Vanessa had contacted me about shooting her home birth after seeing photos I had shot of another home birth that had featured her midwife, Marcy Tardio, who is fantastic, by the way… After meeting them at their apartment for a consultation they decided to participate in my home birth documentary book project– basically trading their release for me to use the photos in my body of work (blog, website, ultimately a coffee table book, etc) in exchange for a free birth photographer… I was thrilled when I got a text message from them saying she was in labor, and though I did miss the birth itself by about 8-10 minutes (WOW that was fast!) I got to shoot some very tender scenes with this brand new family as they got to know their new baby girl and let her start to latch on for breastfeeding. Meanwhile the midwife, her assistant, and a doula were there to help with the placenta, sewing up a tear, and of course cleanup and assistance with the breastfeeding. I was kicking myself for missing the action leading up to it, but sometimes that’s just how life goes, and I love the photos I was able to shoot for them when I arrived! Below the slideshow and image gallery of my favorite shots you can read Vanessa’s reflections on her home birth experience!
How did your labor go? Describe your birth experience as you remember it…
In a word, it was great. Overall, it was much shorter than I had anticipated. Marlo was born at 9:17 on Sunday morning. The first flutters of contractions actually began on Friday – I’d call them “pre-contractions.” Saturday morning arrived with a sense that this was going to be the day. One of our Saturday traditions is to have brunch in the East Village (Yuca Bar on this particular morning), which we did, taking a table outside as it was such a beautiful day. By coincidence, our doula (Natalia Hailes) walked by with her husband, and we chatted for a bit, telling her that contractions had begun. She told me to make sure I had a nap during the day, probably knowing that we would be up all night. Afterwards, we went for a juice at Juicy Lucy (another weekend tradition), followed by a stroll through Tompkins Square Park. We took a photo in the park – not a selfie because I wanted a picture with Jerry and me together showing me pregnant – so we asked a man walking by to take it for us. With each of these things, the sense was that this would be the last time that it would be just the two of us.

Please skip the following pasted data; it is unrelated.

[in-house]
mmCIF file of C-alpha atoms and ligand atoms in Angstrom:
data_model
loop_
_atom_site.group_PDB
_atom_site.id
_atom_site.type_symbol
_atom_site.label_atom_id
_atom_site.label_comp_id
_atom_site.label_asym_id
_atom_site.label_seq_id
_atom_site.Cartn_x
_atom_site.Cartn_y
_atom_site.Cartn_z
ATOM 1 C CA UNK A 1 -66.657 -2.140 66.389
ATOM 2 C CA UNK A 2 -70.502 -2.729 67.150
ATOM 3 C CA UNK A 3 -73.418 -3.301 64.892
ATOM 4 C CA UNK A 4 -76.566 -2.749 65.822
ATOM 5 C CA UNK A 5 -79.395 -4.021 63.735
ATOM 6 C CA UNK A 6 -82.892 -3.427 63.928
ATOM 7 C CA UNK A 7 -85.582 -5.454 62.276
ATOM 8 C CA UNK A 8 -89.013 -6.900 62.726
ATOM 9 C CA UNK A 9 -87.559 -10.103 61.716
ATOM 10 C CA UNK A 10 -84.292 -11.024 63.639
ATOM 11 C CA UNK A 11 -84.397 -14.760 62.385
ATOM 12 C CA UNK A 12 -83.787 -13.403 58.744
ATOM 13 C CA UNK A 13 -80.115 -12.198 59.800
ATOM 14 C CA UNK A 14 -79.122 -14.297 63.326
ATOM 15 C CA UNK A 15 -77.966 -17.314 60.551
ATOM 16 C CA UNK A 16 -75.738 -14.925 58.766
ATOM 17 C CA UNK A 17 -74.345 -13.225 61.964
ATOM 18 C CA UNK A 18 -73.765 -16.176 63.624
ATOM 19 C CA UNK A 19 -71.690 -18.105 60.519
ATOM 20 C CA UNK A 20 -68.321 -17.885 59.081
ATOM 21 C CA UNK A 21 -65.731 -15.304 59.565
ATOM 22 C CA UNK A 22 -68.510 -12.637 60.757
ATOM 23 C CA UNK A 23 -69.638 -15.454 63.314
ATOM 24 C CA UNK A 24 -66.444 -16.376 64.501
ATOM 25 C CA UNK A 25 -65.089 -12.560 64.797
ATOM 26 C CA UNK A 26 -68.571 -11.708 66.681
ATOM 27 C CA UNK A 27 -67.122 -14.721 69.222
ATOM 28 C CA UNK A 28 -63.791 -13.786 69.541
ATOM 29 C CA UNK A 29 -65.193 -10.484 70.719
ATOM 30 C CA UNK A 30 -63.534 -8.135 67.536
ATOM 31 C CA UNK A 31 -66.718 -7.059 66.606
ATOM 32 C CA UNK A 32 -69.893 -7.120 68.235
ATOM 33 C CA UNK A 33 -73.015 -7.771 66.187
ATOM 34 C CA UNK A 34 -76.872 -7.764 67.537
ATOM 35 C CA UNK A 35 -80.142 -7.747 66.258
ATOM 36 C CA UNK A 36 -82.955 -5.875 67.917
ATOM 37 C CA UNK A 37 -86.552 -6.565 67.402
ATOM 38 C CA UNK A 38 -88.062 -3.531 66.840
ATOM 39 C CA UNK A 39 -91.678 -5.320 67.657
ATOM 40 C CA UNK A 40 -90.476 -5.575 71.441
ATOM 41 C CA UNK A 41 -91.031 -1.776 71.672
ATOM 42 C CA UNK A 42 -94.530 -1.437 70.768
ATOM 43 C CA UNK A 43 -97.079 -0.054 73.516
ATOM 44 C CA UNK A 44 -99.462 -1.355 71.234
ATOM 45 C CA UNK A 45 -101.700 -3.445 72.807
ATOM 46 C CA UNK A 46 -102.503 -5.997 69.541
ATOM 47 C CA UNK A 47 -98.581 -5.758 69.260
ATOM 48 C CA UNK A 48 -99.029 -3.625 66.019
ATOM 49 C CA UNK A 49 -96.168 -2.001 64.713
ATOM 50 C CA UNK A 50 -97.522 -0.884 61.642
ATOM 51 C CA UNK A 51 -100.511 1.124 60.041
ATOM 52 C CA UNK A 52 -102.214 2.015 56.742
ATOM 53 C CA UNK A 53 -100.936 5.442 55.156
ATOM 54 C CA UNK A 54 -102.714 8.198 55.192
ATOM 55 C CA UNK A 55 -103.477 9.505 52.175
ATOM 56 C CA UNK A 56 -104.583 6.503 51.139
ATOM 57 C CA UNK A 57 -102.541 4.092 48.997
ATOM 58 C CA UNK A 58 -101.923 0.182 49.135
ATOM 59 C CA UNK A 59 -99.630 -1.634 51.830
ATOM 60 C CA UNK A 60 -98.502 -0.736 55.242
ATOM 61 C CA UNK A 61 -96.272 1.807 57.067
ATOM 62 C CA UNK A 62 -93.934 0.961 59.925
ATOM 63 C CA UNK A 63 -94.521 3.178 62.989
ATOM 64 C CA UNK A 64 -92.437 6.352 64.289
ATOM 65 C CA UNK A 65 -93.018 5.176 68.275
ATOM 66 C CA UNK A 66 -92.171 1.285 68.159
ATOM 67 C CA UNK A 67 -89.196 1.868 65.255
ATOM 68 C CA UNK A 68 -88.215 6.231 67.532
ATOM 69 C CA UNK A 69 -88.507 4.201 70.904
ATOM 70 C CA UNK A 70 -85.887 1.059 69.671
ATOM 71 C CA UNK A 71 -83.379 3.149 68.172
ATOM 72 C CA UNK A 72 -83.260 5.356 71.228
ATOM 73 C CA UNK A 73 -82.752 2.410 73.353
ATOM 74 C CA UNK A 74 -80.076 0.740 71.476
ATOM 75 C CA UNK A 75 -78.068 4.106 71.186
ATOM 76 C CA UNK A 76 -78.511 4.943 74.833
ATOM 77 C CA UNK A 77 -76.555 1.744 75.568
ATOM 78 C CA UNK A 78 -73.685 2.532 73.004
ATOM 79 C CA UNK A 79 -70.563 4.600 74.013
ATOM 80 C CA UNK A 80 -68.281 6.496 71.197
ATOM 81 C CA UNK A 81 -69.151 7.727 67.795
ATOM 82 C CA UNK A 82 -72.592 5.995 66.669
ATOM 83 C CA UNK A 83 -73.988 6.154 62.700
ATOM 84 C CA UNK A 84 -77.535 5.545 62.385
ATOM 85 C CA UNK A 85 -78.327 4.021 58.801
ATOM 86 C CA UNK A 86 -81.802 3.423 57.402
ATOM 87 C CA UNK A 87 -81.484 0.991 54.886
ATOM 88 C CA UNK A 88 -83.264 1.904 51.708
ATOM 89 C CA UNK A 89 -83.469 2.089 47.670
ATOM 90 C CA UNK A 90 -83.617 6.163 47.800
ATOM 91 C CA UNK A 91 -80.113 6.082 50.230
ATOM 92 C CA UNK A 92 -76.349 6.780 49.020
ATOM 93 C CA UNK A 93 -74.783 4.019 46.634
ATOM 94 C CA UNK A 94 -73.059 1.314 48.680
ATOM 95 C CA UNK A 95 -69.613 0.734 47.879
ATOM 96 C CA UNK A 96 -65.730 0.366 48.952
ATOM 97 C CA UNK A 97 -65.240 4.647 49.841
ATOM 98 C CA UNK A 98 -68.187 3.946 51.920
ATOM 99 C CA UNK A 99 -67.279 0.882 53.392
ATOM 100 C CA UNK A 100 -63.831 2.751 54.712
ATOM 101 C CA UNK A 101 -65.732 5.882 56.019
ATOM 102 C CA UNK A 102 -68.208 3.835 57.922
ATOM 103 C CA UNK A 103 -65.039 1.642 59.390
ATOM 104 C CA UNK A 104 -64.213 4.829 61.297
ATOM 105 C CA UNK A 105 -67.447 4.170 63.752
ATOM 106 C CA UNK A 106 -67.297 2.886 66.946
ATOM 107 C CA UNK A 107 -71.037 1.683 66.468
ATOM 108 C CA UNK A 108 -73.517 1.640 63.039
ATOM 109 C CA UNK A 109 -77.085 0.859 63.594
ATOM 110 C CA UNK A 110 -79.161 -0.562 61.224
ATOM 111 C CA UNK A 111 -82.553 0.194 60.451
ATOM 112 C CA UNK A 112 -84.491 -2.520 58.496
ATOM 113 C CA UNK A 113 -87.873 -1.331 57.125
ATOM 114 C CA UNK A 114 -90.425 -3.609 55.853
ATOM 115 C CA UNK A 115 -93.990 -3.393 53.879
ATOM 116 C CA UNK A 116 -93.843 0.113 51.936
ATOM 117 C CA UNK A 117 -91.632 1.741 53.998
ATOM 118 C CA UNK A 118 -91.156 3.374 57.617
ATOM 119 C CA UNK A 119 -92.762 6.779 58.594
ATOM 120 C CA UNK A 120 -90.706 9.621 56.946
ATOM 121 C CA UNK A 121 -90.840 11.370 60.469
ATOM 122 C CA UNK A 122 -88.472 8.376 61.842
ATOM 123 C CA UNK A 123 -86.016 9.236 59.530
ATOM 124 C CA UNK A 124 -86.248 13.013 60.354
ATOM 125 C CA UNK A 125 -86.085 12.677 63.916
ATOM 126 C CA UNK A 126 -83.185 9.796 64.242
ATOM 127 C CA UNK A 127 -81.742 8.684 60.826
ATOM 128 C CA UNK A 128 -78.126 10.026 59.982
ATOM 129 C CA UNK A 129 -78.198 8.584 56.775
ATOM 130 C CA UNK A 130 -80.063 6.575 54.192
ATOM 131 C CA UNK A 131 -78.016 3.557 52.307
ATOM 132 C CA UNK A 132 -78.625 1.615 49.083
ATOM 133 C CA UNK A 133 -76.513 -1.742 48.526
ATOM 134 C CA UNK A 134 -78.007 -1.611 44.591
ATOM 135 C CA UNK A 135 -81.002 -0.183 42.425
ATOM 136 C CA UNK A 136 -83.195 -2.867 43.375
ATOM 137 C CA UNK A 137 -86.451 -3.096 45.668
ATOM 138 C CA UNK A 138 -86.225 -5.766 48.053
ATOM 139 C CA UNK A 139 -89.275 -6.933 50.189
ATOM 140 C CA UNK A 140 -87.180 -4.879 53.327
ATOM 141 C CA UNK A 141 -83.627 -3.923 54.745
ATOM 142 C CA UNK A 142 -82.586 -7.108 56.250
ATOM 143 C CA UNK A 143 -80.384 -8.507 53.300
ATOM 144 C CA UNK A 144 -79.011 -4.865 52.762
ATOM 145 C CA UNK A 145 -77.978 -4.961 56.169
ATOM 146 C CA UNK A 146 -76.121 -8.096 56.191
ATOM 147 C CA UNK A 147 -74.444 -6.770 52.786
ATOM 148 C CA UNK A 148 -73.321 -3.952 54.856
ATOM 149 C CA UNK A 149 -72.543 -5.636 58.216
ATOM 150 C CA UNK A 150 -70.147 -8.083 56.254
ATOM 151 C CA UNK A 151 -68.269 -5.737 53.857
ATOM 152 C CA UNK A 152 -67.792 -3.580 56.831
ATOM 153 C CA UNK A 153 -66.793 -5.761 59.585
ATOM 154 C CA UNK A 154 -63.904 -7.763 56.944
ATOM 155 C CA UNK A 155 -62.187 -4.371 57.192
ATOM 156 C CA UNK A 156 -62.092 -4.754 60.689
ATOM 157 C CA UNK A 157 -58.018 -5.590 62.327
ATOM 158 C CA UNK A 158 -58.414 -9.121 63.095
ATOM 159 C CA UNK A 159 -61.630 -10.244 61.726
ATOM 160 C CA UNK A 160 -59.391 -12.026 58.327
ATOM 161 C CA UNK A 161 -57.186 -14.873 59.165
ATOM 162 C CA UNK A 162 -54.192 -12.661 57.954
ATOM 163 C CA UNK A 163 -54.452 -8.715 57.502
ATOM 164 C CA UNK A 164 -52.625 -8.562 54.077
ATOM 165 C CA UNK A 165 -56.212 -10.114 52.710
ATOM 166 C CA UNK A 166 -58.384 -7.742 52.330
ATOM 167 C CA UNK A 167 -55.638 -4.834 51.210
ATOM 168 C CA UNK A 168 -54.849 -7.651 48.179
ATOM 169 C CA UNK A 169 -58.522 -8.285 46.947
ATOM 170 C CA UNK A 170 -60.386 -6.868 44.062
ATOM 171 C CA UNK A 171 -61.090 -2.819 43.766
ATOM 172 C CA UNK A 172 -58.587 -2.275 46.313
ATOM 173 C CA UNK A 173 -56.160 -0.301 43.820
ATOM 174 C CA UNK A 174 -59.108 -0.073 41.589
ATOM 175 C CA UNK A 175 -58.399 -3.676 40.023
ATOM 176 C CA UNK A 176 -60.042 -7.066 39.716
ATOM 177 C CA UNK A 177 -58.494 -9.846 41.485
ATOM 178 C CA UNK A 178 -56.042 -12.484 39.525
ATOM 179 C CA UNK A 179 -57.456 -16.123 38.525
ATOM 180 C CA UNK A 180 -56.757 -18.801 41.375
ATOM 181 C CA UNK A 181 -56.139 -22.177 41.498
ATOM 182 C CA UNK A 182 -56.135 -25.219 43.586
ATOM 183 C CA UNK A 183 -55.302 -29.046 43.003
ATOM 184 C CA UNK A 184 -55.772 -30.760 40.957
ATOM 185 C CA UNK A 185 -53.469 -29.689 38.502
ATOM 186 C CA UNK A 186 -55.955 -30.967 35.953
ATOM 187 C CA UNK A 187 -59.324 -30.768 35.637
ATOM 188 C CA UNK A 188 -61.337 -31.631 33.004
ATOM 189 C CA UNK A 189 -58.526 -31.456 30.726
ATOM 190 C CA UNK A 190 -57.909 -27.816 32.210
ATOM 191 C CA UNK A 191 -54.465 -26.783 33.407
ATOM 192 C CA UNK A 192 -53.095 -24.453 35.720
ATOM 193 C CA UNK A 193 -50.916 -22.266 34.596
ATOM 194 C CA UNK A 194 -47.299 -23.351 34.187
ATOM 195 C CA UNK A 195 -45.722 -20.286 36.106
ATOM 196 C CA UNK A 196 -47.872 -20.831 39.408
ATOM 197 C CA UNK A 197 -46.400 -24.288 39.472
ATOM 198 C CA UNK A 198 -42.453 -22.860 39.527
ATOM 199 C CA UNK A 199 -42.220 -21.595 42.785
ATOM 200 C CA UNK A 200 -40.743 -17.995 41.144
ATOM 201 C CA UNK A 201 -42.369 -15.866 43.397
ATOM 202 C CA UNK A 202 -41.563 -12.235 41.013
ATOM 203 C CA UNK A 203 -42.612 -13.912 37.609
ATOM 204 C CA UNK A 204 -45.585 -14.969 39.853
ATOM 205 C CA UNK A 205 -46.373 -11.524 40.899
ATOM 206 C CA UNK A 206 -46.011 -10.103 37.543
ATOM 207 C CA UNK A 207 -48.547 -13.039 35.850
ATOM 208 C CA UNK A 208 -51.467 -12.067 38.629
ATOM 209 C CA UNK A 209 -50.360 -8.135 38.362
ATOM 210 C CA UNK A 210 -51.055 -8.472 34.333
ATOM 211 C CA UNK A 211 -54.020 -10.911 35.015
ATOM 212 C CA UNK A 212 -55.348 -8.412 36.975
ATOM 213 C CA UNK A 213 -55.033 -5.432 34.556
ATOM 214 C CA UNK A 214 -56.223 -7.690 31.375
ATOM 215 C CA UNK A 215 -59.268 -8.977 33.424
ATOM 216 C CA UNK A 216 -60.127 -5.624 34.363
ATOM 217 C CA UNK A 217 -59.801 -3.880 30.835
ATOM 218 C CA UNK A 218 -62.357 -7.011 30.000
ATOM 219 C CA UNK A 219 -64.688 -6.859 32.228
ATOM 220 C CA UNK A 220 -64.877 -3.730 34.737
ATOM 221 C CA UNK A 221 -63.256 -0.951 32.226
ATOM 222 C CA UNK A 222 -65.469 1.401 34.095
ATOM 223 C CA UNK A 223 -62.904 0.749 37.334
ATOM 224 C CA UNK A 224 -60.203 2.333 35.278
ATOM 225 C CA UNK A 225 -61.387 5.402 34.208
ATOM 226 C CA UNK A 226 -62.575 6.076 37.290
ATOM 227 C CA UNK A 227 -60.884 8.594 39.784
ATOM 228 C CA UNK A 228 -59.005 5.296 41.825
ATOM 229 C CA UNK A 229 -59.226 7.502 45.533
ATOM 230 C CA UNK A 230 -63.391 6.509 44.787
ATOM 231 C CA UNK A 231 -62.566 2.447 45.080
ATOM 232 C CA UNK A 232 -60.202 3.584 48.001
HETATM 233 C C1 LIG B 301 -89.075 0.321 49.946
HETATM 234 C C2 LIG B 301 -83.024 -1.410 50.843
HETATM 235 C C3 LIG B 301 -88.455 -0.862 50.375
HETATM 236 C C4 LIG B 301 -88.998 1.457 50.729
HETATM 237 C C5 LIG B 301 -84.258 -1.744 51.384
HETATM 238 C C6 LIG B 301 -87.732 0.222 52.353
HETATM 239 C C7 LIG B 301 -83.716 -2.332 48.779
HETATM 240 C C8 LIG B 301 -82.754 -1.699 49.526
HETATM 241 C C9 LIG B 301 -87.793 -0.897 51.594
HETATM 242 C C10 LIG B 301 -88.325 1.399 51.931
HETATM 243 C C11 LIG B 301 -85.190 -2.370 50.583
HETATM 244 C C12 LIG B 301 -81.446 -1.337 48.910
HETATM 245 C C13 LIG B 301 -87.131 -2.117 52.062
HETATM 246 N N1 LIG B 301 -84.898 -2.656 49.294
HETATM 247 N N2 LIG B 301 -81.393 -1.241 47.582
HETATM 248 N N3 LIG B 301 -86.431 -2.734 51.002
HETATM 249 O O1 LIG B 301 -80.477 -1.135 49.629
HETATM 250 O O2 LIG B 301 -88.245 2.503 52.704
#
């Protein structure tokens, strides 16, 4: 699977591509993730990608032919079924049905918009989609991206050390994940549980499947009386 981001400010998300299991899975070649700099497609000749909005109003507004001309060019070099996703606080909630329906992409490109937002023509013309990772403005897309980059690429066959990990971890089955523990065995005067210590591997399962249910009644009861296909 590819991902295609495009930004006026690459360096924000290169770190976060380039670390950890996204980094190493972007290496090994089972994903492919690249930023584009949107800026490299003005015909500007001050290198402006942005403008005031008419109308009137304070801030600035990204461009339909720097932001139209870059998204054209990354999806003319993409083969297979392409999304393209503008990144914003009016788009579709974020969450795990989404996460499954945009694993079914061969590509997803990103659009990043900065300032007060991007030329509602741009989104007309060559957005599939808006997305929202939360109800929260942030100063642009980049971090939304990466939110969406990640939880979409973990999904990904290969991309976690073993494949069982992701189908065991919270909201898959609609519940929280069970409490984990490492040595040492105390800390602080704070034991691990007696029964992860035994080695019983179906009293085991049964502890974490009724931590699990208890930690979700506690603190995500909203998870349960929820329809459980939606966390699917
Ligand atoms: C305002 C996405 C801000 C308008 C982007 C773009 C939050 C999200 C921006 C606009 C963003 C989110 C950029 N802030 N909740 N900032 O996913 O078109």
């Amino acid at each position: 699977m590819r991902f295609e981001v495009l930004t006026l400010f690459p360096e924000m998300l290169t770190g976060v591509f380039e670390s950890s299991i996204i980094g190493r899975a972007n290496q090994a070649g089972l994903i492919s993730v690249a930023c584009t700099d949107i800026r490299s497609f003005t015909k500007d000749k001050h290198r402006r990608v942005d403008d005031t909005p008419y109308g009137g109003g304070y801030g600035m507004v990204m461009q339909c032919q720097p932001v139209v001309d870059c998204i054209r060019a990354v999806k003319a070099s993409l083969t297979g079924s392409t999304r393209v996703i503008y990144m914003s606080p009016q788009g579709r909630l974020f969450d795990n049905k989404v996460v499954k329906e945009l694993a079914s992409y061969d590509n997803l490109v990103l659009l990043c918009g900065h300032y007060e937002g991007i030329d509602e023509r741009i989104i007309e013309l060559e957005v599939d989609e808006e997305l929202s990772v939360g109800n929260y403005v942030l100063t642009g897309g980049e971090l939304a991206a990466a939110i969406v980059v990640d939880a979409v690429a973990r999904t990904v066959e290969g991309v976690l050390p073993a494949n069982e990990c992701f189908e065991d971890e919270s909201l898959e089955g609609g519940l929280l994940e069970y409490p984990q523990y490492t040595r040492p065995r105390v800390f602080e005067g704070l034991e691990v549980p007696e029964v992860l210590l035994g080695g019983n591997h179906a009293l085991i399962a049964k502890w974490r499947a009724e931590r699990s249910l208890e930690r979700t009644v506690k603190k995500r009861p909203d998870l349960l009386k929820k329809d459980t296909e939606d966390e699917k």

We had rented a car for the weekend and decided to drive out to a beach on Long Island. My mother came along, and we took our time, so didn’t actually get to the beach until about 6:00. I wanted to have an experience of nature that day. We didn’t swim, but the sand, sun, and waves gave me that sense of nature that I was seeking.
The contractions had been developing all day, so that by this time, they were painful, although far apart and without a consistent pattern. Jerry works with a restaurant group (Bareburger), and we went to a restaurant opening they were having in Rockville Centre for dinner. We knew a lot of people there , so it was a social event as much as a meal. Early labor had definitely begun at this point, so it was difficult at times to speak with people. After dinner, we contacted our midwife (Marcy Tardio) and Natalia to let them know that I was definitely in labor.
We got home around 11:00pm, and I was compelled to clean the apartment a bit knowing that we would be having “company.” By the time we went to bed, we only had an hour or so of 10-minute catnaps before the second stage began. The rest of the night was spent working through labor with contractions increasing in frequency, length, and intensity. It was just the two of us for most of the night. We called the doula just before sunrise when Jerry had run out of ideas for managing the labor, and I was becoming anxious that our other caregivers were not with me. Natalia arrived around 6:00am, and we called Marcy a short time later.
Marcy is working with a new midwife, Tanya Wills, who also happens to run our Bradley Method birth class. Tanya arrived shortly before Marcy and began to asses my situation. When Marcy arrived, she checked the baby’s heart rate and determined that it was time to start pushing.
While we could have called the midwives sooner, my experience of pain was not so great as to warrant a call any earlier than we did. I also wanted to go through the majority of labor with just Jerry and myself. As it happened, we did just that. When Marcy instructed me to move to the bed, Tanya checked and found that I was fully dilated and that baby had descended to Station +2.
From there, it was about 40 minutes of pushing – really only a few cycles. Initially, we didn’t see progress. My water hadn’t broken and was protruding past my cervix, so they decided to break so the baby could replace the water balloon that seemed to be blocking the way. That did the trick, and almost immediately we saw (and felt) the baby’s head.
Marlo Juliette was born at 9:17. The umbilical cord was wrapped around her neck, as often happens. Marcy and Tanya untwisted and removed the cord and handed her to Jerry who was the first person to actually look at her. All along we had expected, and people were predicting, a boy. So it was a wonderful surprise for us when we saw the baby was a girl – so much so, that it took 3 days to name her.